When exploring any degree, a regular question is about the subjects that will be studied. James, our Intensive Campus Tutor, explained “During the three years of the degree programme students will receive facilitated learning sessions covering a Biblical Studies module, a Theology module, and at least one Youth Work specialism module each year. On top of these students will look at Mission History, Mission in a Multicultural Pluralistic Society, and Themes in Culture and Sociology in Year One; Apologetics, and Forming Missional Communities in Year Two; and a Dissertation/Work Project in Year Three.” You can find a more detailed list here on our website.
Each year will consist of six modules consisting of two assessment pieces to work out the module mark. The training is highly pragmatic, yet academically stretching as any study at undergraduate degree level should be.
A similar question that frequently pops up is about the way we expect students to study if we don’t have a library on campus. On top of the class time that students spend listening, learning and discussing, James explains that a big part of the course is reliant on self-study. “During their time training with us students will be asked to purchase several books to further their learning within each module. These books will range from general works like McGrath’s Introduction to Christian Theology to more specialised books such as Powell, Mulder and Griffin’s Growing Young.”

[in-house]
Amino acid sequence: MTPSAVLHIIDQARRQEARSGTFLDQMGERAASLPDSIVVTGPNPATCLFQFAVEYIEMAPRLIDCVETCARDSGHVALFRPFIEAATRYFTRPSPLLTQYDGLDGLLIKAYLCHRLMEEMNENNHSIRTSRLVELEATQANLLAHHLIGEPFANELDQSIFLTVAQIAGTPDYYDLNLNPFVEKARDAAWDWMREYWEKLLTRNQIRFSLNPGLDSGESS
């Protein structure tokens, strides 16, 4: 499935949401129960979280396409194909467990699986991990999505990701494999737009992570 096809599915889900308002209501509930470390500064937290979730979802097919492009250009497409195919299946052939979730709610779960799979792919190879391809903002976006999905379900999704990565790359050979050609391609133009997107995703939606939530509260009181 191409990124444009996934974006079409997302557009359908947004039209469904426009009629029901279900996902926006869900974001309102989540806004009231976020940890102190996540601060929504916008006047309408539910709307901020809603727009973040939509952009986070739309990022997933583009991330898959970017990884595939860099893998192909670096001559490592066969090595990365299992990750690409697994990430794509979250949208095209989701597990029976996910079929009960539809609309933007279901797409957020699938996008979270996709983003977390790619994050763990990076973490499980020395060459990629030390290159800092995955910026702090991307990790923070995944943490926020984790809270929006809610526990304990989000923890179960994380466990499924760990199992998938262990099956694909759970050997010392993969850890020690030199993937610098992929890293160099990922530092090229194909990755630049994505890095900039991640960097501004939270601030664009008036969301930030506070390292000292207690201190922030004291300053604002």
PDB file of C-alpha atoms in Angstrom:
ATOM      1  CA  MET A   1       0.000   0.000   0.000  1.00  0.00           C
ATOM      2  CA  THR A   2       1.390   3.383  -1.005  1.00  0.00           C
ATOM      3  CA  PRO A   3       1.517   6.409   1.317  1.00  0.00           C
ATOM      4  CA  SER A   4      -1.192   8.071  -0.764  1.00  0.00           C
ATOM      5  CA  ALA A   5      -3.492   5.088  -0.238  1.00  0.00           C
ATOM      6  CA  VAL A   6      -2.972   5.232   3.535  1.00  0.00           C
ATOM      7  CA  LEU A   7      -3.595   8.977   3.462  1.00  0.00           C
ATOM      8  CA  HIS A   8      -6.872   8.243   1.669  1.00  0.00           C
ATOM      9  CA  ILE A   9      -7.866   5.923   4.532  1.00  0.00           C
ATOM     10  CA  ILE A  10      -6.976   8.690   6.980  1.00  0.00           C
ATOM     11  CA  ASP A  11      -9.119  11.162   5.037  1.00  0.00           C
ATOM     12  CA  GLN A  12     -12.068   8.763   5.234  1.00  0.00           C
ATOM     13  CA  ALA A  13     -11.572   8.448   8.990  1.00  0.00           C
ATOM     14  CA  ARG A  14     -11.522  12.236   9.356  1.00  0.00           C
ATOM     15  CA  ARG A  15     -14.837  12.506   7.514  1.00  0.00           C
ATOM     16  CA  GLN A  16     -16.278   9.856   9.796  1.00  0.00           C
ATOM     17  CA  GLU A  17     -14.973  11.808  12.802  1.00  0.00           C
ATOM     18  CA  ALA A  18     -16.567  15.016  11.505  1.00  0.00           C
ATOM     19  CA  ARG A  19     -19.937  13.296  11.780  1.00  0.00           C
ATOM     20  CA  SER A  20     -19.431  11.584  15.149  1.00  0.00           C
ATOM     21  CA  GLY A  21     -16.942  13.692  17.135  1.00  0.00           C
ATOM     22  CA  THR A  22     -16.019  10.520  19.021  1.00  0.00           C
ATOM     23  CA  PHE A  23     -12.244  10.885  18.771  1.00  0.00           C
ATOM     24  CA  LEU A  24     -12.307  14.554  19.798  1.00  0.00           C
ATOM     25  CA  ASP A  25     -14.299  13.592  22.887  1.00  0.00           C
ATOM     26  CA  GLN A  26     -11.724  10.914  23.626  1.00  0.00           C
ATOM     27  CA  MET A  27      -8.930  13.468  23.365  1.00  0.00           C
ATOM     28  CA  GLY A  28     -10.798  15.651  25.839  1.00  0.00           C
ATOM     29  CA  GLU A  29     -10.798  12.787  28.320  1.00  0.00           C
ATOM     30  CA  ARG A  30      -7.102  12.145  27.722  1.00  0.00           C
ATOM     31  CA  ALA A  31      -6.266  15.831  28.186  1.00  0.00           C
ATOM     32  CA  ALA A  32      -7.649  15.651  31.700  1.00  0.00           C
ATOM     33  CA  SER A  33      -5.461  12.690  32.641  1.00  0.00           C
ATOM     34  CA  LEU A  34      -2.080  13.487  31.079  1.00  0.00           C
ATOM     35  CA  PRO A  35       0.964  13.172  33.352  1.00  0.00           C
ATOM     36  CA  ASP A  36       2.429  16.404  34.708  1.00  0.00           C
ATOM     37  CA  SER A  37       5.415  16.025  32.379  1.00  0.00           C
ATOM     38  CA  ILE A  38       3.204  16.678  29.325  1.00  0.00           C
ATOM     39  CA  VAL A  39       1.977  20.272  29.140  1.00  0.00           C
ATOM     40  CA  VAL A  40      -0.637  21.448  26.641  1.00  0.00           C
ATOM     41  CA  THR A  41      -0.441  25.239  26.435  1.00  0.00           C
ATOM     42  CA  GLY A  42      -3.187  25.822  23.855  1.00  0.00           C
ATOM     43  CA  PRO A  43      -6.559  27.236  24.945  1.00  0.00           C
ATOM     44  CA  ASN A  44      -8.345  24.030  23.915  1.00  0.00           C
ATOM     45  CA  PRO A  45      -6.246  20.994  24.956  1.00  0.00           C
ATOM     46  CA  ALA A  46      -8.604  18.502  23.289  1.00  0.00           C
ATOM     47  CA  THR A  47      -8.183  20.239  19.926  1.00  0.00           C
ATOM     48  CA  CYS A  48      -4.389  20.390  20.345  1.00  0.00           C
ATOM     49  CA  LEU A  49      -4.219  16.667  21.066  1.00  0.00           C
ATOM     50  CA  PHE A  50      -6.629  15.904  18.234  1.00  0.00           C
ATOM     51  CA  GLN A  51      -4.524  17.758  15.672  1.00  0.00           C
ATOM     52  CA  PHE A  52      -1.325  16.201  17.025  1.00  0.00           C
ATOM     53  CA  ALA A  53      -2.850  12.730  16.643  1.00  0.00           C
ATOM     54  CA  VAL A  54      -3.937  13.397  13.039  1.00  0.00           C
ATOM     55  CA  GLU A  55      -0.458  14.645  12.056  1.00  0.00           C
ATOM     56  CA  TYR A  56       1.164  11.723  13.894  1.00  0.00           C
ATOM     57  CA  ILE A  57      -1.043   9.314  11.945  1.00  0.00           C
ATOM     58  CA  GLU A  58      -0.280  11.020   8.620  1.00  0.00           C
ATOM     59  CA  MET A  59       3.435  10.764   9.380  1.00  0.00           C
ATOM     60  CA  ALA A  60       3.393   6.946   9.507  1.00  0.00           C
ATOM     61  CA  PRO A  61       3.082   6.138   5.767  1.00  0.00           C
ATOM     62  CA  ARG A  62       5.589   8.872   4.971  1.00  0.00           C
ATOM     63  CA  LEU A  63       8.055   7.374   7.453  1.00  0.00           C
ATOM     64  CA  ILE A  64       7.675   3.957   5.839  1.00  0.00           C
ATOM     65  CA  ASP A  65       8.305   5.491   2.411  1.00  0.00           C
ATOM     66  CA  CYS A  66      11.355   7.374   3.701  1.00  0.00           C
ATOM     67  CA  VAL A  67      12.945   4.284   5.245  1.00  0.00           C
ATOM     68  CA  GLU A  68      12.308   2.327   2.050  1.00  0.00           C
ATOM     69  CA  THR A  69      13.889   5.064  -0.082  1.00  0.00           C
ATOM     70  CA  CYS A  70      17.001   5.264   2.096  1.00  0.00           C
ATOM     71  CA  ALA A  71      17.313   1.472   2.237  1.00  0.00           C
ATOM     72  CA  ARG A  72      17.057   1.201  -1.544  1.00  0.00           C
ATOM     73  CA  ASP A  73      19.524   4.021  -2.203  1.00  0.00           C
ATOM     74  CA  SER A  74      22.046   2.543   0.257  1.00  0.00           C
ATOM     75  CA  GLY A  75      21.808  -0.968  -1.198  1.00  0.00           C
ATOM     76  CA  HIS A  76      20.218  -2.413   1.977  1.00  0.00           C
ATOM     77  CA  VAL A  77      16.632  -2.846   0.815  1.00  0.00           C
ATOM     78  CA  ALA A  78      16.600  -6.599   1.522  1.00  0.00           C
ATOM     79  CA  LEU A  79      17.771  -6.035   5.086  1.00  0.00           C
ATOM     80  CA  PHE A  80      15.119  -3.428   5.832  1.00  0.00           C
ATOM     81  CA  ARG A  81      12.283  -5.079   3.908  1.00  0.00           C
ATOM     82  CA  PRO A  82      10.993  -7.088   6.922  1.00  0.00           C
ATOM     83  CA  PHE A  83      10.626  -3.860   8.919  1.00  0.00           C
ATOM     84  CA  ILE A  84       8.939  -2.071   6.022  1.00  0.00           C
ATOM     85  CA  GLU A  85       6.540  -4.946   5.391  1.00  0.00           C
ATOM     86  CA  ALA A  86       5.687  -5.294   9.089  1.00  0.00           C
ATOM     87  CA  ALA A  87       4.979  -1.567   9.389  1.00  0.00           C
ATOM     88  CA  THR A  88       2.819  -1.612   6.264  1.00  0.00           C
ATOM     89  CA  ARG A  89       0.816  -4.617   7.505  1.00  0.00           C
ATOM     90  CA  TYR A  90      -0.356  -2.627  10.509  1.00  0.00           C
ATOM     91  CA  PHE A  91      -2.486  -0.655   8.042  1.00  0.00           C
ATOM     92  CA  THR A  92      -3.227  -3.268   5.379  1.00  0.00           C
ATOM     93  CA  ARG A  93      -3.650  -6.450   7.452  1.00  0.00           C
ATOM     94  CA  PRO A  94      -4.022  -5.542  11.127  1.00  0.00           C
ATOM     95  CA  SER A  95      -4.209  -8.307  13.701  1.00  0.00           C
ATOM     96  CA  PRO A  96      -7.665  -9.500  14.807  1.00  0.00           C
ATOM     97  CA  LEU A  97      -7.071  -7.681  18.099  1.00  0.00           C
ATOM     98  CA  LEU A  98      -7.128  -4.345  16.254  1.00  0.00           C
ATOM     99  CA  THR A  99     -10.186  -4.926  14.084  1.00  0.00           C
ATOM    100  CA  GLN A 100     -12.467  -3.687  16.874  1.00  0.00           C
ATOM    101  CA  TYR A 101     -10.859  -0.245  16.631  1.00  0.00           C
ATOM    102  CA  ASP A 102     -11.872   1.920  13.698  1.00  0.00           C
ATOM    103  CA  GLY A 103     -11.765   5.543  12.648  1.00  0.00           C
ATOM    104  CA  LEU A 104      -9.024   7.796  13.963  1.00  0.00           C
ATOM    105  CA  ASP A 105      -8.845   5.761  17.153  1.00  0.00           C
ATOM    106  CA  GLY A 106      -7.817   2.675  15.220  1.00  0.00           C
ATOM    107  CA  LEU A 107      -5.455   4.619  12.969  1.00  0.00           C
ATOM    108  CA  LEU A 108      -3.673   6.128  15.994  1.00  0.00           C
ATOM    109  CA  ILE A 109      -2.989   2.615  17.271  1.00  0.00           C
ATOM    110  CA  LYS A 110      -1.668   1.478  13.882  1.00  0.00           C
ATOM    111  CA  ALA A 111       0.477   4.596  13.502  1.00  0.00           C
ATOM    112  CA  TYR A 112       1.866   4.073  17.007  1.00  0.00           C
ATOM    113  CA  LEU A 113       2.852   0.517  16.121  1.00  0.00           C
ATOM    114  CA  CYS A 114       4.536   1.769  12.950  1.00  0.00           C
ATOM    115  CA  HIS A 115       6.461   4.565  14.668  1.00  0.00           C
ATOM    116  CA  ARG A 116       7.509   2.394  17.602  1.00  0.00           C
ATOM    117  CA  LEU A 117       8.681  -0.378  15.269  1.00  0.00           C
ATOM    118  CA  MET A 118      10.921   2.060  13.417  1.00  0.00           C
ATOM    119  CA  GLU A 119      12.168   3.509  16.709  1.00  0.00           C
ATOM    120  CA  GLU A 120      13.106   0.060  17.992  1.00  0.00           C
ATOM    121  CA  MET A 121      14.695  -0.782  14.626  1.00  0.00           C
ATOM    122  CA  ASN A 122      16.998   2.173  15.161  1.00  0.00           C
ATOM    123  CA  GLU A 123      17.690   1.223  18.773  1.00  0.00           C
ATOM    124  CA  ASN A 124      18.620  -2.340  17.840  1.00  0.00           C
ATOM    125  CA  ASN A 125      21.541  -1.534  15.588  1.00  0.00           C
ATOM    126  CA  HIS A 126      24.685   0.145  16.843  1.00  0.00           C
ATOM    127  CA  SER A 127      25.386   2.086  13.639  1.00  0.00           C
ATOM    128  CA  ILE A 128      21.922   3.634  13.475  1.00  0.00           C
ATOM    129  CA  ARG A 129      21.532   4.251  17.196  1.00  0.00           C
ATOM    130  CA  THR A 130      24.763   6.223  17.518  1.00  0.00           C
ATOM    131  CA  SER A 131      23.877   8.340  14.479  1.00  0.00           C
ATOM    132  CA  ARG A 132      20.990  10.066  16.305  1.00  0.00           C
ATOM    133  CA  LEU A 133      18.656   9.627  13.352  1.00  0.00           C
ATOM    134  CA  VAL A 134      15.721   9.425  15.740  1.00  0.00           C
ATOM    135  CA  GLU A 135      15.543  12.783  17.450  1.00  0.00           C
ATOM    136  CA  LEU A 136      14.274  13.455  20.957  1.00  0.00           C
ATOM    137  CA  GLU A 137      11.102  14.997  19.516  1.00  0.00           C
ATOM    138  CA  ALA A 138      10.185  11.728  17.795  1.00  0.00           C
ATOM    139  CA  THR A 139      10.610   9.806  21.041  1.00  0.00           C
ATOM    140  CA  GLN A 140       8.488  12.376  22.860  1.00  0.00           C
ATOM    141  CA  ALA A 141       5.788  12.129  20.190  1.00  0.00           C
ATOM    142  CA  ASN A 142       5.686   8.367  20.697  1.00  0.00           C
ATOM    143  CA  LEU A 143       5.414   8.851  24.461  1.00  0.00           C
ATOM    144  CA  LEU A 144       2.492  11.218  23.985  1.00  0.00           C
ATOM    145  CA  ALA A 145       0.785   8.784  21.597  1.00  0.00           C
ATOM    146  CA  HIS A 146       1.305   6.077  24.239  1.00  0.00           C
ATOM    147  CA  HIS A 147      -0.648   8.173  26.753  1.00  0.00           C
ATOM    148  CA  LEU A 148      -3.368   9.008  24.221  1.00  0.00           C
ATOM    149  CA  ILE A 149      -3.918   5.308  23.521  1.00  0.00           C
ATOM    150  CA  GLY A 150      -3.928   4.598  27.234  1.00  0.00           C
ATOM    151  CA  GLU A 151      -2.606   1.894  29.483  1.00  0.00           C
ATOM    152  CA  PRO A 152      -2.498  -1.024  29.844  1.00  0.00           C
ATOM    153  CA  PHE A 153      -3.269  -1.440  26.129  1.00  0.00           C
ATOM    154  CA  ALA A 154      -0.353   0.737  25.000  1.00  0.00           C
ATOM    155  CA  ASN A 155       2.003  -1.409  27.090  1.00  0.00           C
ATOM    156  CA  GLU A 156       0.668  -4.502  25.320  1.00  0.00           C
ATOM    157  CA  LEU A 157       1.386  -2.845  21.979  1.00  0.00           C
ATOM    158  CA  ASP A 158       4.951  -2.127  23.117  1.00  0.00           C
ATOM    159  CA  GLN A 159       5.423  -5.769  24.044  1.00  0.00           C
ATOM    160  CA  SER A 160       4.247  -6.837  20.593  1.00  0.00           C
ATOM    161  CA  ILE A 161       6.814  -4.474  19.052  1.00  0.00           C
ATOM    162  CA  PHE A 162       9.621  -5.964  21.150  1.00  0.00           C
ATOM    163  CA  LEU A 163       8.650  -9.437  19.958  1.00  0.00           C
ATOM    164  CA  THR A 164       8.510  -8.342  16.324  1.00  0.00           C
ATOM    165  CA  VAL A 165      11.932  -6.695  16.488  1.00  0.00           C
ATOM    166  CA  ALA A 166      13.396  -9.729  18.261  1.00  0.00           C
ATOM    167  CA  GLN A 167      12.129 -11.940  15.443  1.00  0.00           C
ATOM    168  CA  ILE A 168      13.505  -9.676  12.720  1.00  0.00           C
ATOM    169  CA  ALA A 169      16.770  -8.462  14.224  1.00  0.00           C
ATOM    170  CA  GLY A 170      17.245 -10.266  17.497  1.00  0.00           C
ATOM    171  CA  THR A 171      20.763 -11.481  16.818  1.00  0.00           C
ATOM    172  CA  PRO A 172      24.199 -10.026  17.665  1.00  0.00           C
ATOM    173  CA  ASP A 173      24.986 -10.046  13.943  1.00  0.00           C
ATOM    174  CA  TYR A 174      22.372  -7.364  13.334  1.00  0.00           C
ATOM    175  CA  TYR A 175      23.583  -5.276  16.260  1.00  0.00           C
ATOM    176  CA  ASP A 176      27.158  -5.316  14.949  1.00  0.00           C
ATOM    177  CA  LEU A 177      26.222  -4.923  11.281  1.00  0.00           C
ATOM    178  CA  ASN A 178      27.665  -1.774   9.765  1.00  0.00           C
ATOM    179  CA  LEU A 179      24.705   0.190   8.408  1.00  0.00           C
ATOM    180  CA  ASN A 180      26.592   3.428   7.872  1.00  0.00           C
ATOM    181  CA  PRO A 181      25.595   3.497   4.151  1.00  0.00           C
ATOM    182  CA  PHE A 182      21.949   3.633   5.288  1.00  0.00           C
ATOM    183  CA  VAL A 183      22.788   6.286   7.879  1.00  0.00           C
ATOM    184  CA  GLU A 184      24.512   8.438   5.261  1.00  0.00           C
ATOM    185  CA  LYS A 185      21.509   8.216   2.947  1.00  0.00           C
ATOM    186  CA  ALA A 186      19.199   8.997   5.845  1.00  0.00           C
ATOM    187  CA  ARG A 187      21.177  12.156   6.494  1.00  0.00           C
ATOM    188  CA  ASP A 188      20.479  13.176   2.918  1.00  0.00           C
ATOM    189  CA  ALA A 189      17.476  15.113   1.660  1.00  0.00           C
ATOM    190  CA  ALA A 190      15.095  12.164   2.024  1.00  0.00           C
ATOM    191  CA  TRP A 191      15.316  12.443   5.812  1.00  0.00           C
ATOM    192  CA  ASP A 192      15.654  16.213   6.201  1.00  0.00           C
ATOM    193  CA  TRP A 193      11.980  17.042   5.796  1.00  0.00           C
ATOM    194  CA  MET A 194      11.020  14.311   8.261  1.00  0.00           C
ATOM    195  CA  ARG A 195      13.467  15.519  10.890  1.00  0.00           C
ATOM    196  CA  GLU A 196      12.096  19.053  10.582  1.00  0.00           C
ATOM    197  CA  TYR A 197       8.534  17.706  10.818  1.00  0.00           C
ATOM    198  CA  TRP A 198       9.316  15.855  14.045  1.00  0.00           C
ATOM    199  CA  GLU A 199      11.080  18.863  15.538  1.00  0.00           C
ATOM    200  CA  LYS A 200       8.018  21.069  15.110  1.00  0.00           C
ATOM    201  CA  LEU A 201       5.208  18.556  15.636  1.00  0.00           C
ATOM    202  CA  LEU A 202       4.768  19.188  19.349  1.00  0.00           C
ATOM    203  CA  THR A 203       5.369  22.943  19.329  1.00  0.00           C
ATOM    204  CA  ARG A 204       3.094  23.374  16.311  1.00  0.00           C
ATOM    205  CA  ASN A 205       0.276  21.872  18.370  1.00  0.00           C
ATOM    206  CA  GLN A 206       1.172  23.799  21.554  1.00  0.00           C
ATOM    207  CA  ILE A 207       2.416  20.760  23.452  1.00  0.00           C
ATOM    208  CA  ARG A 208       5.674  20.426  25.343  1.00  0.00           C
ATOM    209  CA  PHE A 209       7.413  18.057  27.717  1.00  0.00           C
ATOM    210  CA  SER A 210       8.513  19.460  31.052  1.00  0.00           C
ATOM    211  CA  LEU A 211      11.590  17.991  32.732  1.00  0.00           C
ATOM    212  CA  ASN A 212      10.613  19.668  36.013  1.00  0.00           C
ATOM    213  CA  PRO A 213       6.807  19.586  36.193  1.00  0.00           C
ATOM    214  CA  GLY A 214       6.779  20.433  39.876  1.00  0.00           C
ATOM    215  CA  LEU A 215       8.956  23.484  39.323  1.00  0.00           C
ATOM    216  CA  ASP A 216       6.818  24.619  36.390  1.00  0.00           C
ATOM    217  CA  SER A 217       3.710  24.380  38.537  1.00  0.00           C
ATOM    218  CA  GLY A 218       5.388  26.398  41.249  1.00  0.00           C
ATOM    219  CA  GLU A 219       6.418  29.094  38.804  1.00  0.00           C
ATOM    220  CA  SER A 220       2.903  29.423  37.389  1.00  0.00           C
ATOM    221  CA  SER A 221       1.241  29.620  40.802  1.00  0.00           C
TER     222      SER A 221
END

Most modules will come with either recommended or required reading and students will also have access to excerpts from some other books that are useful for a given module as well as access to an online library resource called EBSCO. In addition to these, individual facilitators will recommend other books for students who desire to go deeper into subjects for either personal interest or to aid with assessments.
Students will also receive input on other online resources available to help access books, articles, or journals on a given subject. There is an expectation that students will read and research beyond what is delivered in a classroom situation, to maximise their knowledge and understanding of topics relevant to their current and future ministry.
At first glance, much of this may feel daunting, but students will be fully supported along the way and guided as to what they need to do when. With such small class sizes and easy access to class facilitators, there is no chance of students getting lost in a system and not being cared for, which gives them every opportunity to thrive and succeed.
Categories: Articles, Youth Ministry Degree Course
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